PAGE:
When you are arguing in such areas, you need evidence and validation. We use data on climate change and the impact it is having on various areas — on the economy, on the people, and on the environment.
Africa has the African group of negotiators who attend COP (Conference of the Parties) meetings. Under the Kyoto protocol [a 1997 international treaty on global warming], there was a principle called the 'polluter pays principle' — if you pollute, you pay. So the African group of negotiators normally appeals to developed countries which are more responsible for global warming to come up with programs to help Africa adapt to the adverse impact of climate change.
What should African governments be doing to combat extreme weather?
African governments need to come up with adaptation initiatives. Every country now has what we call NAPs — national adaptation plans.
For example, there's an NAP for reforestation. You will find some places in Africa where the rivers have run dry because the forests on the surrounding mountains have been cut down. But the moment you replant the forests, you find the streams filling with water and flowing again.
The government can also advise people, for example, not to settle in floodplains, and bring in rules — like not tilling the soil right up to the river, in order to guard against erosion.
There's also encouragement in the use of solar and wind energy which is cheap in Africa if it is well-harnessed — and it's better than producing thermal power, which releases carbon dioxide.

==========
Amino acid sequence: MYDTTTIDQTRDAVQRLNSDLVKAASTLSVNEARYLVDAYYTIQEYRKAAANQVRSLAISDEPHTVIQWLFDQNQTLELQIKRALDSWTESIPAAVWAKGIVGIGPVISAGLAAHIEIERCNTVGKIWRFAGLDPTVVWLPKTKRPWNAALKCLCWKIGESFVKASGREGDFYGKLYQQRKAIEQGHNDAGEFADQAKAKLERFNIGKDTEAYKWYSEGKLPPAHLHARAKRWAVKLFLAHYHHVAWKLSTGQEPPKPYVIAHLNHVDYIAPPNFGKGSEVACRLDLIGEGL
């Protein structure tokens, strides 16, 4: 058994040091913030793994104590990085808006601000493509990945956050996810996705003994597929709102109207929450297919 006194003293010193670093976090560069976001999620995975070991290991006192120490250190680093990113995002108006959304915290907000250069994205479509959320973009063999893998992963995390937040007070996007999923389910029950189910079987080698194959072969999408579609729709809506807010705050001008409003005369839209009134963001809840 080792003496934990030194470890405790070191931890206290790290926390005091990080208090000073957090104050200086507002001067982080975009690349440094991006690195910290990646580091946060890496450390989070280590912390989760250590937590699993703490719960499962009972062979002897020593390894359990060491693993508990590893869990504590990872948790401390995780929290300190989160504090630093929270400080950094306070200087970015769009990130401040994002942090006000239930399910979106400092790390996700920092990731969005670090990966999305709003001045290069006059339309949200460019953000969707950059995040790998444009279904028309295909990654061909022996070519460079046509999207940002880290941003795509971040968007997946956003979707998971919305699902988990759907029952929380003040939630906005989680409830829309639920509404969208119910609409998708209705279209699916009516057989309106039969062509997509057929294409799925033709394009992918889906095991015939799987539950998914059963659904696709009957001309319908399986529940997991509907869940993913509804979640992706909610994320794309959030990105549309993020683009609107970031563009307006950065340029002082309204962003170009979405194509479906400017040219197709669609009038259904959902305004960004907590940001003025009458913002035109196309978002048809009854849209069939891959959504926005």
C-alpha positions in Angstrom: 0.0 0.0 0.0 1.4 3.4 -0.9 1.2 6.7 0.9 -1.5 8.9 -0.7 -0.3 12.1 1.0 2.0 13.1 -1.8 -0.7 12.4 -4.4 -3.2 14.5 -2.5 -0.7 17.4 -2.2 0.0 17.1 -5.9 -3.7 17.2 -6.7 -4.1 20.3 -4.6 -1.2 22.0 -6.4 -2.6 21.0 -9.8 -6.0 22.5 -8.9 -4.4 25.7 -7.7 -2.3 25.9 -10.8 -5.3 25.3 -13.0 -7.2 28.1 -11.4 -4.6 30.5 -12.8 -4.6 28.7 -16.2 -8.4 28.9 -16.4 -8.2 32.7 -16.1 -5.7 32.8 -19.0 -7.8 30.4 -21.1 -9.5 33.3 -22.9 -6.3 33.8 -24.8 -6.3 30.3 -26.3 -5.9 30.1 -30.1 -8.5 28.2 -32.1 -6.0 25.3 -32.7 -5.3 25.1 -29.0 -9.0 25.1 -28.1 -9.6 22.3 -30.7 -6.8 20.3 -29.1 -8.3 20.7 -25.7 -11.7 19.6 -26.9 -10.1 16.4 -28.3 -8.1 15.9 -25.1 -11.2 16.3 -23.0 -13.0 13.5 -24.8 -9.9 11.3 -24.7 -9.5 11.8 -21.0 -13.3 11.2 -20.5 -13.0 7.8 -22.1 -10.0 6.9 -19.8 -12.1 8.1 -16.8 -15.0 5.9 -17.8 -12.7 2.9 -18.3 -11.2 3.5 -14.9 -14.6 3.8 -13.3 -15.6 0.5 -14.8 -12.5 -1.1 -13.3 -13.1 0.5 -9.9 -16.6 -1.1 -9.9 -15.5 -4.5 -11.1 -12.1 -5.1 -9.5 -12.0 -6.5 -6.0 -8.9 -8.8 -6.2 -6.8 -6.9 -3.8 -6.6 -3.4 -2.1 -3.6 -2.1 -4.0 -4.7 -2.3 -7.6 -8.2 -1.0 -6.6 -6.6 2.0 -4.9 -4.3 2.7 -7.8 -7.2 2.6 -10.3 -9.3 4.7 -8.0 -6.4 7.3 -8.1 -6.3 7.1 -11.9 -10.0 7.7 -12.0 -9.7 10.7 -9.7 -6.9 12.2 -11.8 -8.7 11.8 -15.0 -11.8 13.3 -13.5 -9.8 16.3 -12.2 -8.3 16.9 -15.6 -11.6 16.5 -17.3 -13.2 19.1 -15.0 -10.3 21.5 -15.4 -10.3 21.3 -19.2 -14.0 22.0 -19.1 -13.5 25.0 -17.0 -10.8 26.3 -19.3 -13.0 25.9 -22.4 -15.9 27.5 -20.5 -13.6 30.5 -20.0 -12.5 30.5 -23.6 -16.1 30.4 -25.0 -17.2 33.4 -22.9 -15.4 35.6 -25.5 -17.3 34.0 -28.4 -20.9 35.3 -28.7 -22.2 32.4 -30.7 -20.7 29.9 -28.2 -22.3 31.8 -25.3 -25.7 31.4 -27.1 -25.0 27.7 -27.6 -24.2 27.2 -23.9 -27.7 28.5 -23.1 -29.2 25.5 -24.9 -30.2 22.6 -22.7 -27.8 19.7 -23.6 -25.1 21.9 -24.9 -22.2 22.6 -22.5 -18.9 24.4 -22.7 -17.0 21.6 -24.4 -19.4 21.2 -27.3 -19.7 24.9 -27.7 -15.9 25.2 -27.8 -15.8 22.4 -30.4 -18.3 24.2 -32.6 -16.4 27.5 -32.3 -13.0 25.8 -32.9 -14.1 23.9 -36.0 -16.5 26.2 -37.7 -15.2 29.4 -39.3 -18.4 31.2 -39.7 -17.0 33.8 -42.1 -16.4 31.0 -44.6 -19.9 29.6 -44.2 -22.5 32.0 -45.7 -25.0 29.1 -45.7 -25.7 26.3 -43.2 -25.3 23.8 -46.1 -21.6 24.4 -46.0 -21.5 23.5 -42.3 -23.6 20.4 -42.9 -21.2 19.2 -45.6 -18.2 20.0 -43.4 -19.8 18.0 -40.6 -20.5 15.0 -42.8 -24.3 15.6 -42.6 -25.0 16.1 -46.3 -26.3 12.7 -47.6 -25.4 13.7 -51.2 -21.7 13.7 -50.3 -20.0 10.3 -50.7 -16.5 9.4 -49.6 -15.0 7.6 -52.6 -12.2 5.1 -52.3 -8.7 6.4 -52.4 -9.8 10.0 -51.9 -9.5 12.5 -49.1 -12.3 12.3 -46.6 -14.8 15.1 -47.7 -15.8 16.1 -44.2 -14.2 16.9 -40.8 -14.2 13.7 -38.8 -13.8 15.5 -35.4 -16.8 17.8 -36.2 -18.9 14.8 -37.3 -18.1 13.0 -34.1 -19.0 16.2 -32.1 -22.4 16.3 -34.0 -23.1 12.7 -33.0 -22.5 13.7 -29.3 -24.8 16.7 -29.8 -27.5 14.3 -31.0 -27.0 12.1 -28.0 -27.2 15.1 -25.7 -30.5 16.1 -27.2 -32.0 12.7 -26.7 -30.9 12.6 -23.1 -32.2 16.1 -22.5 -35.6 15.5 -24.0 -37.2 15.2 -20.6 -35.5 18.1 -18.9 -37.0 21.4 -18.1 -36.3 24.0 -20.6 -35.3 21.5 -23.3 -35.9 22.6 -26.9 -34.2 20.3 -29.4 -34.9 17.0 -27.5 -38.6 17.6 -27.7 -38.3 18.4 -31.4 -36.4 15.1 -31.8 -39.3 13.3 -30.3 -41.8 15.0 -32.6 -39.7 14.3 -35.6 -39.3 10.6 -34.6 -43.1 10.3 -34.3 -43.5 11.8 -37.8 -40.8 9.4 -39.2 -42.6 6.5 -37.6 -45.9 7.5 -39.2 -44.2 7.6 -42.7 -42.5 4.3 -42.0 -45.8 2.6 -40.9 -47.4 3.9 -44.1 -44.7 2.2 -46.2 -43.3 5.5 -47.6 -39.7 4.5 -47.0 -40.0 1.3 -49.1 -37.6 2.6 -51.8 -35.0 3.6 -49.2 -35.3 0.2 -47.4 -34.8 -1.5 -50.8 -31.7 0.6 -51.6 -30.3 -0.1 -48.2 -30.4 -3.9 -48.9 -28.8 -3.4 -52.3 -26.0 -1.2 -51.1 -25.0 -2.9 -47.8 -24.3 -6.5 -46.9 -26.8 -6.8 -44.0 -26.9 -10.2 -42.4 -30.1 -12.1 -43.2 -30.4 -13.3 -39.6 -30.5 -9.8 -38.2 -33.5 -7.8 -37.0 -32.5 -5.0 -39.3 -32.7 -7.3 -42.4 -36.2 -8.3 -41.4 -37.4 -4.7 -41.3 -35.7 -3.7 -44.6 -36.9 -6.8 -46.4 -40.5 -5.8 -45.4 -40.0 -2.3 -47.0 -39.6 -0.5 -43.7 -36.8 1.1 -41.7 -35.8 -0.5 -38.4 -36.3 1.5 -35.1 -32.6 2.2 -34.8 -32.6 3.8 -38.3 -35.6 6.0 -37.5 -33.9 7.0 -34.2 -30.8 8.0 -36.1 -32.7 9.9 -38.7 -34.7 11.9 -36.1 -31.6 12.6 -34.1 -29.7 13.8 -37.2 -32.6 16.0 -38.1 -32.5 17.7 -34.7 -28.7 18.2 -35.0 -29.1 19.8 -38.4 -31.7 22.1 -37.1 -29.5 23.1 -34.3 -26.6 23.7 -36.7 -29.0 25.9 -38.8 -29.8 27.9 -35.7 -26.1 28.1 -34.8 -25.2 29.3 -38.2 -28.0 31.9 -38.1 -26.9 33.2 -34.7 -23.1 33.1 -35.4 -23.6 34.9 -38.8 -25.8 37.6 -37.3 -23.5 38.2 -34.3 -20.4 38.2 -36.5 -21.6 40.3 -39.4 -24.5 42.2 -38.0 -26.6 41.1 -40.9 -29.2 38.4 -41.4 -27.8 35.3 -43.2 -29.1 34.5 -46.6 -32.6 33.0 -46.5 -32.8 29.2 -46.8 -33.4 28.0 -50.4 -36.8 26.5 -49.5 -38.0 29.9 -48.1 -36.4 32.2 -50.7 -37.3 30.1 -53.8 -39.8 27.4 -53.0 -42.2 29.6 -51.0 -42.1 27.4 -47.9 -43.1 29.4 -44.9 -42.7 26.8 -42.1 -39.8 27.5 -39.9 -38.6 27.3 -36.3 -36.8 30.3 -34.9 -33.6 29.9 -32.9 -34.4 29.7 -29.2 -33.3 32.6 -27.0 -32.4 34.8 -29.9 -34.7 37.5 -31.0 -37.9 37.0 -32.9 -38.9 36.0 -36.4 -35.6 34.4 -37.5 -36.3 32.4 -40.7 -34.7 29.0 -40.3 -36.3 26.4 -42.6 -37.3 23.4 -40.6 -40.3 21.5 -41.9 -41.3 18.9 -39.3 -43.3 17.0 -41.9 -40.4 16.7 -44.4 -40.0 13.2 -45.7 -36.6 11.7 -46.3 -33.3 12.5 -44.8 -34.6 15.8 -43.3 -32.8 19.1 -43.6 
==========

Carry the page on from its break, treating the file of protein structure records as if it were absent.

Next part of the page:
So there are adaptive measures and mechanisms, which do not pollute but protect the environment. Because if we destroy the planet, we destroy ourselves. We are the destroyers. Without us, the earth would regenerate itself.
What can we do to prepare for extreme weather?
The key is education in order to understand what's happening. Sometimes people do things because they don't know the consequences. It's also important to fight poverty. When people are poor, sometimes they cut down trees for fuel, and they don't realize they are destroying the environment. So we need to educate people on how to conserve the environment.
We also need to strengthen the infrastructure of the national meteorological and hydrological services, so they can give us early warnings for severe weather and climate events. If you are forewarned, you can take some measures to protect yourself.
In developed countries, where the early warning systems are very good and the forecasting is good, the loss of life decreases. People are advised to evacuate, so although infrastructure can be lost, at least human life is spared.
Educating people so they understand early warning systems is also key. Some people ignore warnings and they get in harm's way. But if they are educated, they follow the advice. So we need to come up with systematic outreach programs to educate the public on how to deal with weather and climate disasters.
Dr. Joseph Mukabana is the Director of the Office for Africa and Least Developed Countries at the World Meteorological Organization. He is also the Director of the African Ministerial Conference on Meteorology (AMCOMET).